This post originally appeared on the Alliance Magazine blog.
At the World Humanitarian Summit (WHS) in Istanbul, more than 6000 attendees discussed how the global community delivers aid for the world’s most vulnerable people, especially given commitments to leave no one behind within the Sustainable Development Goals (SDGs). The two-day event included a mix of government representatives, civil society organizations, and the private sector, including more than 350 corporate attendees and 79 foundations.
Alongside cautious optimism for this first ever global convening on the topic, there was significant public criticism of the summit – from concerns about lack of international leaders attending, to Medecins Sans Frontieres pulling out last week in protest. During 48 hours of meetings and side events, pledges for increased financing were announced and new initiatives launched, including the Education Can’t Wait initiative, Humanitarian Innovation Fund, the NEAR network, and the Connecting Business initiative. These and other new funds and collaboratives provide opportunities for philanthropic investment, which we saw in announcements from the Conrad Hilton, UPS, and Mo Ibrahim Foundations, among others.
WHS builds on a busy year of global frameworks, including the SDGs and COP21. Like in New York and Paris, WHS included a side meeting specifically discussing philanthropy. The side event launched a new report encouraging foundations to pivot in how they engage in humanitarian aid. The report showed that in 2013, $27.6B was mobilized towards humanitarian crisis globally, but the 1000 largest US foundations contributed less than $50M.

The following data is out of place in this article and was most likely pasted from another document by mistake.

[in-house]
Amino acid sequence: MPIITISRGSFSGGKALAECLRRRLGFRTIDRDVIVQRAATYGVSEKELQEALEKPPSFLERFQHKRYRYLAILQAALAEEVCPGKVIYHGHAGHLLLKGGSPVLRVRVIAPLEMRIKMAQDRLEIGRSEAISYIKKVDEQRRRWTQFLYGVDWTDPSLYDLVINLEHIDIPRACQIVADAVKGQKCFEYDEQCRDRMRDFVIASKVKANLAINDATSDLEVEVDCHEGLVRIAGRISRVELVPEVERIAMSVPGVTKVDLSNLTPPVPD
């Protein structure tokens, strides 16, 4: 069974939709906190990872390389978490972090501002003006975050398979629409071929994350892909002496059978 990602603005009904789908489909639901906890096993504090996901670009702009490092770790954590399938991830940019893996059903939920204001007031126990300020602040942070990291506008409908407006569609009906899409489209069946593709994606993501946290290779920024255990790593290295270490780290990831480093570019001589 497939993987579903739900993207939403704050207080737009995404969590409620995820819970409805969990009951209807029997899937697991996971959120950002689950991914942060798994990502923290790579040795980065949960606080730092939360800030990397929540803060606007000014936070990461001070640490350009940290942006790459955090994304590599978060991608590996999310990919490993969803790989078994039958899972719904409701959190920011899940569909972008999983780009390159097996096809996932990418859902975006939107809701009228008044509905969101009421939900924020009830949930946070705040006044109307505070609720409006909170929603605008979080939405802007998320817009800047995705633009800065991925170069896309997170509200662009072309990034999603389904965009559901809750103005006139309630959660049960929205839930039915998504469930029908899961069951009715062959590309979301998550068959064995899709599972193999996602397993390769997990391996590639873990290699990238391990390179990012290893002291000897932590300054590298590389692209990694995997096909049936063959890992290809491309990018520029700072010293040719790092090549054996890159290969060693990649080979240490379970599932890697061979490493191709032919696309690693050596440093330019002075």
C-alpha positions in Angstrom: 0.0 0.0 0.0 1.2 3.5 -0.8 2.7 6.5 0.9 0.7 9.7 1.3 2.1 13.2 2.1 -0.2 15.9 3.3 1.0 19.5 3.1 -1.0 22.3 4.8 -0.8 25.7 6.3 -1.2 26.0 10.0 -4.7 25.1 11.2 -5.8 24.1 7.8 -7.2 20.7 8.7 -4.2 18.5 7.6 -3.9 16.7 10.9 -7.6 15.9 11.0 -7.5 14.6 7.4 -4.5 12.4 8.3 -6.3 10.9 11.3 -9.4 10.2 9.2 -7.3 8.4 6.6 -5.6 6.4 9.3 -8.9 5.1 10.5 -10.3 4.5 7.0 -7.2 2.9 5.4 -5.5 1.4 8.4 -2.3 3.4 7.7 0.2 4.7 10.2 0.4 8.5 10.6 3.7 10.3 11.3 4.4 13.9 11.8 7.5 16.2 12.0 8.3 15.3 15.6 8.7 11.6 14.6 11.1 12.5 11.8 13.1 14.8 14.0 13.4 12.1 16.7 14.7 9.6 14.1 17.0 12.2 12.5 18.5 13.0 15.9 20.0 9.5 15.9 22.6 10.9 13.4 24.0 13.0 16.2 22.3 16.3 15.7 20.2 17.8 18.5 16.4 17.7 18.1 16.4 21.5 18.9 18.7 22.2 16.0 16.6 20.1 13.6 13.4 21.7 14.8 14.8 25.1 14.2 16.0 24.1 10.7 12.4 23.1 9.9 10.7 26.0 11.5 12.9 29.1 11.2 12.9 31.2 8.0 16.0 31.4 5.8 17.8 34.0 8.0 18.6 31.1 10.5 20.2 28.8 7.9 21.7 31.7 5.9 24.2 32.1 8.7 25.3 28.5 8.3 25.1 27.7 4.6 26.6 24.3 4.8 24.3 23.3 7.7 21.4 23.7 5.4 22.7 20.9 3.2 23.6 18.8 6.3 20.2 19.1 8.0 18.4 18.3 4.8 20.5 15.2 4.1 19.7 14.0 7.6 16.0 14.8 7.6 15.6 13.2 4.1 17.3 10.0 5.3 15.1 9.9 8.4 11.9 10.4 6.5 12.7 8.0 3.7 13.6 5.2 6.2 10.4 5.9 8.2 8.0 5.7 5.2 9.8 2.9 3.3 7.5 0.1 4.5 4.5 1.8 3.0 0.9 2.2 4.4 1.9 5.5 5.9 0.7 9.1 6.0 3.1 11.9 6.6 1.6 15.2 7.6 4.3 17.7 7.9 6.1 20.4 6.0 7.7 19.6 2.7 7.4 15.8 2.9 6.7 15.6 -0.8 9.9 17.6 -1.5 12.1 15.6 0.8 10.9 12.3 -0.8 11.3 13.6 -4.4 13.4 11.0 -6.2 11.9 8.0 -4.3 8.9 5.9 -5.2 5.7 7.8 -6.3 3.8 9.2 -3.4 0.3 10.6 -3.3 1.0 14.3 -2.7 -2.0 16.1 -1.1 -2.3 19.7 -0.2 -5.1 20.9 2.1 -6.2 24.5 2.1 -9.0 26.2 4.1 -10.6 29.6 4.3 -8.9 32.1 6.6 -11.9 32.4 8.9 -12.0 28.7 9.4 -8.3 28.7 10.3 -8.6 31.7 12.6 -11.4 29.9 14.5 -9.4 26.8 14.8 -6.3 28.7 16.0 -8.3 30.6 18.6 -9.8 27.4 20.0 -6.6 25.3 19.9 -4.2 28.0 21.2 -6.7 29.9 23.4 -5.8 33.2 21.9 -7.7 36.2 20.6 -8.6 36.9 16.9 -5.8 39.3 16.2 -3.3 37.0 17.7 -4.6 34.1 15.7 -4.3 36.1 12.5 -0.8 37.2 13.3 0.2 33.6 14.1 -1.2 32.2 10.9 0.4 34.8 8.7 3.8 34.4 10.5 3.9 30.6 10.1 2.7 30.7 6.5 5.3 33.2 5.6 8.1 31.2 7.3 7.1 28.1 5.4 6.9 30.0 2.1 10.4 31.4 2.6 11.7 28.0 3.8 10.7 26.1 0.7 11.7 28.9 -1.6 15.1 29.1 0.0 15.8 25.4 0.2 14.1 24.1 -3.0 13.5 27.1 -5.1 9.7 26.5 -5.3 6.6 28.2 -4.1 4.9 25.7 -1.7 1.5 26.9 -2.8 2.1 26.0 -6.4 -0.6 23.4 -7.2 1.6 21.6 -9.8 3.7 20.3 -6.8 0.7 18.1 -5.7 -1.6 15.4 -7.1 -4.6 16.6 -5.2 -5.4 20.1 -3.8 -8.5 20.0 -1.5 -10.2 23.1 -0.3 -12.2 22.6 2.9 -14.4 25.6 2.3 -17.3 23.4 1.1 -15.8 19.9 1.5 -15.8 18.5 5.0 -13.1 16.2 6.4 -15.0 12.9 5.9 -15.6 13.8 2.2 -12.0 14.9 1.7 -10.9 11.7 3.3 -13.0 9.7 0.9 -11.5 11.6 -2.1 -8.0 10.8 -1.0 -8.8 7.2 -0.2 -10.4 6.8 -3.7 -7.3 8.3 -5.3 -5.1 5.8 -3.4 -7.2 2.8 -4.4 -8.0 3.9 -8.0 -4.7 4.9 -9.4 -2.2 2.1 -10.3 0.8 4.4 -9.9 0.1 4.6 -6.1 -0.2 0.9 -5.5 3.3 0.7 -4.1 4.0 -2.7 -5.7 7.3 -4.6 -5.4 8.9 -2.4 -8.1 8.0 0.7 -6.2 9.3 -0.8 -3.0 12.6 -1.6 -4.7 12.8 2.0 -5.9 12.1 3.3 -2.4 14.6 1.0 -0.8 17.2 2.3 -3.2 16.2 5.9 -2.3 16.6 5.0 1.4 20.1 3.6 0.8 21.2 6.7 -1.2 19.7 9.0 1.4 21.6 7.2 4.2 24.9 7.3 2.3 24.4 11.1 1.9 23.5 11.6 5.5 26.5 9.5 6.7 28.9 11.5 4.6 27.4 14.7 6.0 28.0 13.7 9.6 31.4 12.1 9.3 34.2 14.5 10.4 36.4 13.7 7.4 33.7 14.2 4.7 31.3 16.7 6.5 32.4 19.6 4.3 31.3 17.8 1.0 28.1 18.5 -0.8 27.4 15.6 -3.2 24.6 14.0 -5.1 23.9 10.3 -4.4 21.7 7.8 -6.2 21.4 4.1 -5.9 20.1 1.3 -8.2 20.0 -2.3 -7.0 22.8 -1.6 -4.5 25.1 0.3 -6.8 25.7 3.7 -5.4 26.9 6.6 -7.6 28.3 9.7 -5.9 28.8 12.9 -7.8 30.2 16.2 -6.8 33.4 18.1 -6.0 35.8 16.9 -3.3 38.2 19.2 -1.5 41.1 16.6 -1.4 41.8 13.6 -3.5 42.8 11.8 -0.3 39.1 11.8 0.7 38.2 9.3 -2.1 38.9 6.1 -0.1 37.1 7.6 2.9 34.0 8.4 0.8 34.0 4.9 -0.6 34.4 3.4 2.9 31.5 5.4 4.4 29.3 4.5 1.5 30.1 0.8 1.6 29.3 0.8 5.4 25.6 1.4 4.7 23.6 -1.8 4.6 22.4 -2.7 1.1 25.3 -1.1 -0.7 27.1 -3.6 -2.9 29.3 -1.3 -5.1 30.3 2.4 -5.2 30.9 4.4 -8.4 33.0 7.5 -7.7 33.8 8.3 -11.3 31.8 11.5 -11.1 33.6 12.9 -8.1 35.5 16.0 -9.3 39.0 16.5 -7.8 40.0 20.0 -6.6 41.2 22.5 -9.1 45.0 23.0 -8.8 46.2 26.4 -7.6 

Over the last twenty years, the corporate sector has greatly increased their engagement with the UN system, which was extremely visible in Istanbul. This level of engagement is not yet reflected by the philanthropic community yet like with the SDGs, there remains significant opportunity for foundations to sit at the table with governments, multilateral organizations, and the private sector to ensure we leave no one behind in times of crises. Istanbul highlighted broad options for philanthropic engagement, including:
1) Encouraging foundations to become more than funding partners. A common request was for UN agencies and governments to pick the brain and not the pocket of private sector partners as they rethink models of humanitarian aid.
2) A key focus of the summit pushed for blending the current humanitarian/development divide, especially increasing attention towards root causes leading to crises. In many parts of the world, philanthropy already funds climate change mitigation and community resilience but may not see that work as part of the humanitarian aid system.
3) The flexibility of philanthropy to fund innovation – including taking calculated risks and working with non-traditional partners. Philanthropy can advocate for direct cash transfers, fund local capacity building, and invest in crises that aren’t getting mainstream media attention but could be significantly impacted by small-scale grantmaking and investment. Philanthropy can also take a longer-term view to support grassroots actors. There is also a need for better data, including building tools and local capacity to both collect and utilize data for improved disaster response in the future.
Istanbul was a rallying cry for reform to a system that isn’t working. Within the new grand bargain struck in Istanbul, there is a clear aim to increase efficiency and improve delivery of humanitarian aid. The door remains open for philanthropy to join this conversation, beyond our 0.013% of attendees in Istanbul. There are also clear opportunities for philanthropic infrastructure groups to lead discussions with funders, so it was great to consider WHS in the opening plenary of the European Foundation Centre General Assembly this week. As the global conversation continues, many of us will be watching to see if increased engagement is possible for philanthropy post-Istanbul.